It hadn’t even turned December when we were already starting to hide the Christmas boxes from the girls. The niggling question pricks every year at the same time: What do we do about Christmas giving? As irony works, I sifted through the most recent wave of gifts arrived via mail right after coming home from set-up efforts for the weekend Christmas Fair to raise money for impoverished orphans in India. Sometimes it’s those ironies of life that wake us up and allow us to see in a new way.
I went downstairs and just contemplated the abundance. The toys piled high, the books overflowing, the craft supplies and dress up clothes and technological gadgets — knowing that our biggest challenge was how to keep it all organized. I thought about how we’d had to go through the old toys and throw out discarded playthings that the children in India would cry in gratitude to receive one of, in order to make room for all the new that was coming. That we’d made a pile of four bags of things to give away, and that so many of the “I really want”s become “I don’t need anymore”s before we’ve even found a good place to store them.
I saw it all, and then I looked at the dolls. The little dolls made by orphans in India — dolls, representing people groups who don’t have, as part of an Advent calendar that counts down the days until Christmas. (Wait, isn’t that the day celebrating God’s gift to the world?) The dolls made by the orphans who didn’t have any gifts. The orphans who were dropped off in the middle of the city because their parents were so poor they couldn’t feed them, and knew that they would have a better chance on the street corner than at home. The orphans who, when they ate rice for their one meal a day, squeezed the rice to get out the moisture to drink so they would have one more meal. I thought about them, and peered back at my girls’ toy-erupting playroom, and I couldn’t help the sting.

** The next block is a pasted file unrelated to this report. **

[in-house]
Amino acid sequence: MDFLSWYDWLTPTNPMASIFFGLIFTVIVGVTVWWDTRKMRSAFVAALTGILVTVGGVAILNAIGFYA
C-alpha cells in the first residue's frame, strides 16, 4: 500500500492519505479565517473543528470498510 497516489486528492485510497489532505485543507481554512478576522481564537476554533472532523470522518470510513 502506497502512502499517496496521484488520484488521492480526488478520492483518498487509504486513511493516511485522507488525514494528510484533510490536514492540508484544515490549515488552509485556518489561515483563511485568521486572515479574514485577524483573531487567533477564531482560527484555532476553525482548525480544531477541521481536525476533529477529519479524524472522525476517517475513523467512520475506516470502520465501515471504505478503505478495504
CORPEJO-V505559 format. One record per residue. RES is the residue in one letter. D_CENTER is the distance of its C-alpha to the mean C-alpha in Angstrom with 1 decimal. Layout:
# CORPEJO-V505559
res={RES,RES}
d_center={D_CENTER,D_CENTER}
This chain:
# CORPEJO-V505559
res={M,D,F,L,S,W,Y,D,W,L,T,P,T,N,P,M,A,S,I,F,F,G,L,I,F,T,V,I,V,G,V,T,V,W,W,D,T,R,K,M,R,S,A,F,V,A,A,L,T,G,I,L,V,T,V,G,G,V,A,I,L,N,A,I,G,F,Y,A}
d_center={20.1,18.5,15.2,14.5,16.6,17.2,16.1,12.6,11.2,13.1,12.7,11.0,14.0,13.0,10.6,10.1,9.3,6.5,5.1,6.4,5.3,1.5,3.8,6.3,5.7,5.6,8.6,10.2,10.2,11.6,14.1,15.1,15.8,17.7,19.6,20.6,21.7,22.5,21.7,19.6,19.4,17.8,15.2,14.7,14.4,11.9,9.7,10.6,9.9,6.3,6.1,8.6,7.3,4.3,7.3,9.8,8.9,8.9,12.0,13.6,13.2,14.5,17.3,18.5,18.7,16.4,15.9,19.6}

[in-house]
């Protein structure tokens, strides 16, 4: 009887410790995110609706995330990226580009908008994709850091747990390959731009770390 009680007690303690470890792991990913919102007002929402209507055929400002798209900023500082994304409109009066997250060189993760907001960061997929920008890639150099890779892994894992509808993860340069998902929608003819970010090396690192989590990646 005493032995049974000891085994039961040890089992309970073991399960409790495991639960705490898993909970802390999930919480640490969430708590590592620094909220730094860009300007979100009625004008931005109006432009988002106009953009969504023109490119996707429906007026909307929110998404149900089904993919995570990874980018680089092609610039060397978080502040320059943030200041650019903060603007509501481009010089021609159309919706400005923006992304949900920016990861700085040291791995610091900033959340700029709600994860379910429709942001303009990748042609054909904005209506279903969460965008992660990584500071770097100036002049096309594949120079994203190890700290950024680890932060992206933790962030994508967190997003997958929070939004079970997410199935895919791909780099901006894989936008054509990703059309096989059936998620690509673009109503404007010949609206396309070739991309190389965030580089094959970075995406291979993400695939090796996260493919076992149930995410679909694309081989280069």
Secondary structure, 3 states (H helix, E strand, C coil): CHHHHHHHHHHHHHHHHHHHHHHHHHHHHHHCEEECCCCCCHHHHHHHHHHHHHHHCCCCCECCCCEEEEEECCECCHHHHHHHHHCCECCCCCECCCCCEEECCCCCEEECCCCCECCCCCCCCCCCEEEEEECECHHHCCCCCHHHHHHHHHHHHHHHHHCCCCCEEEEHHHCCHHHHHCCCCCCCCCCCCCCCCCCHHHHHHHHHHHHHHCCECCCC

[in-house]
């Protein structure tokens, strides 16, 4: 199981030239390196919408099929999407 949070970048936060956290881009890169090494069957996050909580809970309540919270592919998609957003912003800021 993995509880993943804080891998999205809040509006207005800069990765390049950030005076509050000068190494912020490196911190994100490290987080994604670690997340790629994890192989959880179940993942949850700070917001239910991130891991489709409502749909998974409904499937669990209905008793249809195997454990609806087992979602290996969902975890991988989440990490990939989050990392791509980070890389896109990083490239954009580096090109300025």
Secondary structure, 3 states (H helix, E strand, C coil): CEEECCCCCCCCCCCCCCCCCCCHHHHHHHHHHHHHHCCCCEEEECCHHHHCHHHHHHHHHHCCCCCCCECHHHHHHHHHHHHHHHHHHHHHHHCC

Christmas gift-giving becomes complicated by a world with so few gifts.
I know there isn’t a specific line in the sand, a “right” or “wrong” meter on how much is enough. One toy? Three toys? Ten? Or is it about quality, not quantity? I certainly would never attempt to draw that line for someone else, especially when I’m not sure where it is myself. I mean, even in our own family, the meter keeps changing as we try to navigate giving at Christmas while living in a world of need. But it is interesting that the more we are involved with those who do not have, the more we question our own having.
There is joy in giving to our children. And we always give Christmas gifts, as much for ourselves as for our children. But when I see my girls dumping toys into bins without discrimination, and leaving their abundance on the floor to be trampled and broken, I begin to wonder what message I am sending. I’m willing to bet the Indian orphan to whom we sent a Christmas gift won’t discard the toys inside it so quickly.
When you have little of something, it becomes more precious.
So, then, how do I teach gratitude for what we have when I keep giving my children more? Even more specific: “What do we do about Christmas giving?” It’s such a hard question to answer. And mixed in the response are elements of family history, personal values, love languages (how we give and receive love), individual desires, and family traditions. This year, as the first Christmas after losing our son, we are trying to wade through the murky waters and find neutral ground upon which we can stand and move forward. This year we see, in a whole new way, what gifts matter and what gifts don’t. For us, this year, it does mean scaling down the “stuff” and scaling up the giving to those in need. It means making a list of the gifts we already have, rather than a list of the gifts we want. And it most certainly means focusing our attention on the greatest Gift of all — Christ.
What do we do about Christmas giving in a world of tremendous need? Every family has to determine for themselves how to respond. However, regardless of the answer, I believe that entertaining the question is worthwhile. As we enter the Christmas season of giving, humbly looking poverty in the face, and counting our own blessings, not only helps us to have some perspective on the “How much is enough?” question, but it helps us to appreciate the gifts we do receive (and those we already have) so much more deeply.
And that, in and of itself, is a true gift.